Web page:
Letters to the Editor

AG’s ‘lack of commitment…is disturbing'

Open letter to Suzanne Anton: Attorney General of B.C.:

Re: Meeting with the Missing and Murdered Women Coalition.

We, the Coalition of Missing and Murdered Women, write you again with regard to your ministry’s response to the Oppal Inquiry recommendations. We have corresponded with you on numerous occasions.

As you are aware, the Missing and Murdered Coalition met with you in Nov. 25, 2013, after six months of meeting requests. At that meeting, the coalition provided a submission asking that you immediately act on five priority recommendations resulting from the Oppal Inquiry. At this meeting, you committed to providing answers to us by Dec. 25, 2013.

On Dec. 3, 2013, the coalition wrote a follow up letter asking you to clarify your comments that your government will likely not be able to implement some of the Oppal recommendations. On Dec. 20, you wrote to the coalition stating that ministry staff would be connecting to discuss the submission and opportunities for engagement to continue to work on the implementation of the MWCI recommendations.

On Jan. 15, 2014, the coalition asked for a response to the submission, in which we were once again told that ministry staff would be connecting with the Coalition further on this.

On Jan. 28, the coalition asked for a response to a second follow up e-mail sent by the coalition on Jan. 15, however, your office did not reply to our email.

The coalition called the Minister’s office on Feb. 5, 2014, and then we received an e-mail invite to meet with ADM Clayton Pecknold, Policing and Security Programs and ADM Lynda Cavanaugh, Community Safety and Crime Prevention Branch. Although Minister Anton was not scheduled to meet with the coalition, we moved forward to accept a meeting scheduled to take place on Feb. 25, at the Union of British Columbia Indian Chiefs boardroom in Vancouver.

We were extremely disappointed to learn that on Feb. 19, only days before this scheduled Feb. 25 meeting, the meeting was postponed without a follow-up date, and with no commitment, budget or timeline for the implementation of the recommendations from the Missing and Murdered Women Commission of Inquiry.

We have since reviewed the exchange in Question Period on Feb. 25, 2014 regarding the implementation of the Missing and Murdered Women Inquiry Recommendations. Question after question, you were asked to commit funding and provide a timeline for the implementation of the recommendations. Your lack of commitment to implement the recommendations is disturbing and unacceptable.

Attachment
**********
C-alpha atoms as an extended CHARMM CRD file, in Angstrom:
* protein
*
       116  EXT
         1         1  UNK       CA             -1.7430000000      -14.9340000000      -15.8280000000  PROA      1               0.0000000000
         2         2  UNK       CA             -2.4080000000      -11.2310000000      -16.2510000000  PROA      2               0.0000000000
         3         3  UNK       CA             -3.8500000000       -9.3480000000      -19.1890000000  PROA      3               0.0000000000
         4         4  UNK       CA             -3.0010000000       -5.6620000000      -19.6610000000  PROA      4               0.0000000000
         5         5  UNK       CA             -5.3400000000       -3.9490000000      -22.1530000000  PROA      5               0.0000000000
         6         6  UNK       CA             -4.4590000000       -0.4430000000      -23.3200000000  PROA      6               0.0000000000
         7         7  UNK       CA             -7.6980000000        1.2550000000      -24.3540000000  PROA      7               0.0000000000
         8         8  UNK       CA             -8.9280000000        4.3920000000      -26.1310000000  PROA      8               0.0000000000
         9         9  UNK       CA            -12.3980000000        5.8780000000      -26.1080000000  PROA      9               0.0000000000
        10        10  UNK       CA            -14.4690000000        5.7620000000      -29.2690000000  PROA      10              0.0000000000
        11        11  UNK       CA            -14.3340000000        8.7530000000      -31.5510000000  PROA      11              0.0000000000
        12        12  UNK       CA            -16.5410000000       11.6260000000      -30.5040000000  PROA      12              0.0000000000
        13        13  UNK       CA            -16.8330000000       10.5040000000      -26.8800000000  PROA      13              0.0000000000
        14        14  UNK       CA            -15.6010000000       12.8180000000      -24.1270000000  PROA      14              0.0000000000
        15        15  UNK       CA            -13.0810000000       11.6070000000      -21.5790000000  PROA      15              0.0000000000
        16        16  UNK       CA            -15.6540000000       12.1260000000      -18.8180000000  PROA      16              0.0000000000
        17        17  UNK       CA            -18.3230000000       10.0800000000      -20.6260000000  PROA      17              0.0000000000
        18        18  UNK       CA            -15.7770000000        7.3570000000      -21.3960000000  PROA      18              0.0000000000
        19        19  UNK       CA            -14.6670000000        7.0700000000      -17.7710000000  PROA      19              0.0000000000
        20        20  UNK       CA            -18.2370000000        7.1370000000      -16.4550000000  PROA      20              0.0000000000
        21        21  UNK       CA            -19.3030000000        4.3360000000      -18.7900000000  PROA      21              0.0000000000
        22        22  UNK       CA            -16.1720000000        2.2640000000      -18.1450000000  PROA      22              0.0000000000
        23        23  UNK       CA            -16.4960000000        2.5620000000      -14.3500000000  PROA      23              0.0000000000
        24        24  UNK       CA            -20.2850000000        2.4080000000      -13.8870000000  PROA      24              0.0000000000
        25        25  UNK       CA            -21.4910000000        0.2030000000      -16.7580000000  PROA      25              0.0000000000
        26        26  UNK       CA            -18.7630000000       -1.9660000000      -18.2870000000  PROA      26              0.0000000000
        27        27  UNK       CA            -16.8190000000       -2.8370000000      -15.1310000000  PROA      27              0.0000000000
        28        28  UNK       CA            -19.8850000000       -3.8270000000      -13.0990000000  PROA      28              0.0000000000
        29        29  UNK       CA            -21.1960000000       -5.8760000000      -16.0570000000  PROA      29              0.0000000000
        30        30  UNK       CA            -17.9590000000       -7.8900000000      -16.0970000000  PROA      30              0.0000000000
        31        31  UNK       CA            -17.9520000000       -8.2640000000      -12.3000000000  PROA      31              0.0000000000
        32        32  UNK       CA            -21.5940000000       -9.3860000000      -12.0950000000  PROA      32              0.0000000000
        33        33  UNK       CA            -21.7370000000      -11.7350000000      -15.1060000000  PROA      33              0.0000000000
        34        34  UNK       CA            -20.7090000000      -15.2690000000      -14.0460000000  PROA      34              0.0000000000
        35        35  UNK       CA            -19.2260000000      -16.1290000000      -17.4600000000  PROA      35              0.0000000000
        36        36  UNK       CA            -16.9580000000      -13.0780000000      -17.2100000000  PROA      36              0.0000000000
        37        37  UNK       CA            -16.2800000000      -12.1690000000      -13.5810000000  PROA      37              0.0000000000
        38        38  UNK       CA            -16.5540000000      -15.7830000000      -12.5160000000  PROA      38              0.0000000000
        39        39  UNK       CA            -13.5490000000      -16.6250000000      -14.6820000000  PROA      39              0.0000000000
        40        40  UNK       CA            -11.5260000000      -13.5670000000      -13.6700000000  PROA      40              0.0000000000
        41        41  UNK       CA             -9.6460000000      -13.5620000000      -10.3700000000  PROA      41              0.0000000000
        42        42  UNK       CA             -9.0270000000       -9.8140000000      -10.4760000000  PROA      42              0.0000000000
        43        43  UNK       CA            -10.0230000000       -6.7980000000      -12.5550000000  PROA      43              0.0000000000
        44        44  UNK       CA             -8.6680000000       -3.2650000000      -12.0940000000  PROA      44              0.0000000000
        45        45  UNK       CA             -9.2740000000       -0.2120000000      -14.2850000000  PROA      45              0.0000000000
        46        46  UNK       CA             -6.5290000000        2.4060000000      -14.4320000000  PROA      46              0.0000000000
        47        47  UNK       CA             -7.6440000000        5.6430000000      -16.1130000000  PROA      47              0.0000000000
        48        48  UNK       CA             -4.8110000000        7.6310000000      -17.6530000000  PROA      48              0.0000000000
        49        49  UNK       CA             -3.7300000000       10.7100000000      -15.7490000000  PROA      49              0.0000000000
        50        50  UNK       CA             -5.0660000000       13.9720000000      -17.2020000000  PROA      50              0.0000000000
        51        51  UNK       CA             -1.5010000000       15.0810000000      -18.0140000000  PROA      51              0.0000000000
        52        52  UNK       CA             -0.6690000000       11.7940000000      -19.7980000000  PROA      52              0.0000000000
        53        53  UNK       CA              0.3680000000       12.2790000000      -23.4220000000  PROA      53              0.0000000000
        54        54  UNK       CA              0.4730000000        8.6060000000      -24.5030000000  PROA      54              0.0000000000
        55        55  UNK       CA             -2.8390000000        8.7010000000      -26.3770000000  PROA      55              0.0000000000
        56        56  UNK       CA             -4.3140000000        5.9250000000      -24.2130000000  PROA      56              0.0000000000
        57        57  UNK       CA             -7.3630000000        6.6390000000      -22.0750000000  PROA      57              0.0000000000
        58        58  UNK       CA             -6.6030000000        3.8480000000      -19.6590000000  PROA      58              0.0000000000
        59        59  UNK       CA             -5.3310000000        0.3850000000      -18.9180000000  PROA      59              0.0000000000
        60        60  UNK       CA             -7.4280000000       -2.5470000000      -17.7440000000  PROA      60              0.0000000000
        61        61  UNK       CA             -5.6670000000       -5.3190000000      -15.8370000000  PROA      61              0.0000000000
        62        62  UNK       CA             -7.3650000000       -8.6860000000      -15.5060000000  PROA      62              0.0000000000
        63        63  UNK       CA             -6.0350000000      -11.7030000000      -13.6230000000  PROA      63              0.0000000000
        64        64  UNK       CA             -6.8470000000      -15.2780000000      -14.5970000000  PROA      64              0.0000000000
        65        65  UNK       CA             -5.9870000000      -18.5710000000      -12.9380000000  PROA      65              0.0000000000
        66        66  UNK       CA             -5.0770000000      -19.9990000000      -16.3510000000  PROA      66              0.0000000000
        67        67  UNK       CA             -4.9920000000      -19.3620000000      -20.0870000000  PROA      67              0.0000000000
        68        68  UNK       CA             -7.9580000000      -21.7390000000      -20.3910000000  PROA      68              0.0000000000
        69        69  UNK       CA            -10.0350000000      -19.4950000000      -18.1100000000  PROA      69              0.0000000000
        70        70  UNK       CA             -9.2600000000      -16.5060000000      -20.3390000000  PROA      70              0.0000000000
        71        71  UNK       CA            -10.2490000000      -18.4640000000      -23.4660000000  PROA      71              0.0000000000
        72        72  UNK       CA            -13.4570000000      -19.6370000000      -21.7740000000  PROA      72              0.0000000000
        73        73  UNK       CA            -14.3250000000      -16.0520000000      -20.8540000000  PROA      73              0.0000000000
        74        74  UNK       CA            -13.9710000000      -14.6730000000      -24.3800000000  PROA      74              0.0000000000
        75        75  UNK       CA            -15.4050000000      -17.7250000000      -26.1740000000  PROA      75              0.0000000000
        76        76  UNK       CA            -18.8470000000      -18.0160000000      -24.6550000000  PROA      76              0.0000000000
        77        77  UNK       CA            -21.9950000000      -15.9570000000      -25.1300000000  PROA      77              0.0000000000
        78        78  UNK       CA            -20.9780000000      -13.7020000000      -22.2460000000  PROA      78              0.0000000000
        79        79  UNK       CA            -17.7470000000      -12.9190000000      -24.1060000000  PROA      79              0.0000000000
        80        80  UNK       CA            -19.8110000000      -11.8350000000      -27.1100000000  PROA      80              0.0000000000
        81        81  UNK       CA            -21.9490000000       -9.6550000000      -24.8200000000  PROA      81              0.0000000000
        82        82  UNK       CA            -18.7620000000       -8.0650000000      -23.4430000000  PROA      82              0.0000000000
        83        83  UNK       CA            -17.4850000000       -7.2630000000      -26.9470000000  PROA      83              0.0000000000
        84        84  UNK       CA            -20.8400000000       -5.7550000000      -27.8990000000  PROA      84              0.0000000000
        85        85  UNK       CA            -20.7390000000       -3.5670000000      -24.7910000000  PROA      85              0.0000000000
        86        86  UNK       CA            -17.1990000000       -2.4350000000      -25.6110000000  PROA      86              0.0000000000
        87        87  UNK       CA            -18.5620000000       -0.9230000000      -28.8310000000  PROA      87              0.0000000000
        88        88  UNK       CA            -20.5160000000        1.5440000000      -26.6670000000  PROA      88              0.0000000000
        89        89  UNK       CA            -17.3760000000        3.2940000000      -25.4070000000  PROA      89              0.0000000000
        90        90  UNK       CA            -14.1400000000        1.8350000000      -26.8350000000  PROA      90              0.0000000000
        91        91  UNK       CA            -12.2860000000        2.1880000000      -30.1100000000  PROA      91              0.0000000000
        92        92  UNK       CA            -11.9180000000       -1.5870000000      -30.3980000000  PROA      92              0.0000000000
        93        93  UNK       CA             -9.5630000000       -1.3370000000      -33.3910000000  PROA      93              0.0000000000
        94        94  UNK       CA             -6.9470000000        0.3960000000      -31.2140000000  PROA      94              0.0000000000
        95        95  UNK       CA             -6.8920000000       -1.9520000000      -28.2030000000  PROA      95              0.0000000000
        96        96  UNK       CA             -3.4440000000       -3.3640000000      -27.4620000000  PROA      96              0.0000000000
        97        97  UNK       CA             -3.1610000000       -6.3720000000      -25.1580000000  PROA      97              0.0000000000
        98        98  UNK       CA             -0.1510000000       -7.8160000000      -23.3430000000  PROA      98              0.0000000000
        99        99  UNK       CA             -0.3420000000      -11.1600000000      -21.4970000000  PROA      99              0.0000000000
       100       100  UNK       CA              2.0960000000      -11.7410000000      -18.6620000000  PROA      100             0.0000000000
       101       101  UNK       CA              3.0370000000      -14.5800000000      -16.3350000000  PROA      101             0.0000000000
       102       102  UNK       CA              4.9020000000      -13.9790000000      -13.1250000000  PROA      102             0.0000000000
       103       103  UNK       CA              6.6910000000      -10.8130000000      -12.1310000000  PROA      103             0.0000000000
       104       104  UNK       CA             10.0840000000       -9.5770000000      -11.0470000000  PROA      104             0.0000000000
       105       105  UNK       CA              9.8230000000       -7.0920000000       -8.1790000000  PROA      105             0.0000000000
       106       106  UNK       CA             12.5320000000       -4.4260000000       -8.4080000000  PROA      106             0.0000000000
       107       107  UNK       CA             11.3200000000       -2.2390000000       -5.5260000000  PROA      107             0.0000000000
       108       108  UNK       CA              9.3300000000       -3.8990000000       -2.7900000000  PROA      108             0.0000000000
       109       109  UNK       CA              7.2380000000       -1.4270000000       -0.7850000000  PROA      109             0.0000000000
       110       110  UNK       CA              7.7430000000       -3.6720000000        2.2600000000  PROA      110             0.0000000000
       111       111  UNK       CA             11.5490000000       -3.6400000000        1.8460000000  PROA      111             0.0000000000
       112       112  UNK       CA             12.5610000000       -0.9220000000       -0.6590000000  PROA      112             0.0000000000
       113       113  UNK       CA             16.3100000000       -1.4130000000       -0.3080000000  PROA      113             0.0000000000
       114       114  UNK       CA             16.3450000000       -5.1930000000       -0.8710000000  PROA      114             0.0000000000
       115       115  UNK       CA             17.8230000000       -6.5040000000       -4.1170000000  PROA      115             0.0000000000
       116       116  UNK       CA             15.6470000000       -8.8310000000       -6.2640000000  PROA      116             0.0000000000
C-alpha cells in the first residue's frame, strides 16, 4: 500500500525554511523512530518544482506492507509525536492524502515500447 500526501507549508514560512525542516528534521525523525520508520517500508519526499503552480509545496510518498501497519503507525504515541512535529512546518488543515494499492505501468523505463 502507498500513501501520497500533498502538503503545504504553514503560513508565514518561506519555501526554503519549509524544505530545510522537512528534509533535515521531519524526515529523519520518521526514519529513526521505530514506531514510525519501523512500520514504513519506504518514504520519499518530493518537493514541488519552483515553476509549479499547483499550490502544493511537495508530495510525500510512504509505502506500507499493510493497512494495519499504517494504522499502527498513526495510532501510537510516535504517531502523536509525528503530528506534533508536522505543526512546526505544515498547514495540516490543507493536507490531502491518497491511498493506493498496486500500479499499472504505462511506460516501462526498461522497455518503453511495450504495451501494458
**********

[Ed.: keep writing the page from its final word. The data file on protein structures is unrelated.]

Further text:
Specifically on the recommendation to provide a shuttle bus on Highway 16, the Highway of Tears, was a recommendation that came out of the 2006 Highway of Tears Symposium. Commissioner Oppal called on the government to “immediately commit” to developing such a system. It is extremely alarming to learn that you offered the same answer as your predecessor, Minister Shirley Bond and the former Minister of Transportation, Mary Polak, where they both said the government has been “consulting” on this recommendation.The consultation began in December, 2012 and it was supposed to be completed by the summer of 2013. It is now 2014, more than a year since the consultation and there is still no shuttle bus along the Highway of Tears.

Not only did you fail to provide a commitment to this urgent recommendation, there was no commitment made to any of the other four priority recommendations that were put to you. These include “the implementation of mental health and addiction programs for and by aboriginal women and youth; mandatory police sensitivity training; justice to victims’ families through a compensation fund and the appointment of a champion to implement the recommendations.”

We have waited far too long for resolution on matters related to the MWCI recommendations and we demand that immediate action be taken. We further request a new meeting date no later than March 31, 2014 so that we can discuss with you directly your response to these important matters.

We look forward to your positive response. Aboriginal Front Door Society.

Amnesty International Canada

Asian Women Coalition Ending Prostitution

Atira Women’s Resource Society

Battered Women’s Support Services

B.C Civil Liberties Association

Butterflies in Spirit

Canadian Association of Sexual Assault Centres

Carrier Sekani Tribal Council

Downtown Eastside Sex Workers United Against Violence Society

Downtown Eastside Women’s Centre

Ending Violence Association British Columbia

EVE

Justice for Girls

Feb. 14th Women’s Memorial March Committee

First Nations Summit

National Congress of Black Women’s Foundation

PACE

PHS Community Services Society

Pivot Legal Society

Poverty and Human Rights Centre

Provincial Council of Women of BC

Union of B.C. Indian Chiefs

Union Gospel Mission

Vancouver Rape Relief & Women’s Shelter

West Coast LEAF

WISH Drop-in Centre Society

Women’s Equality and Security Coalition

 

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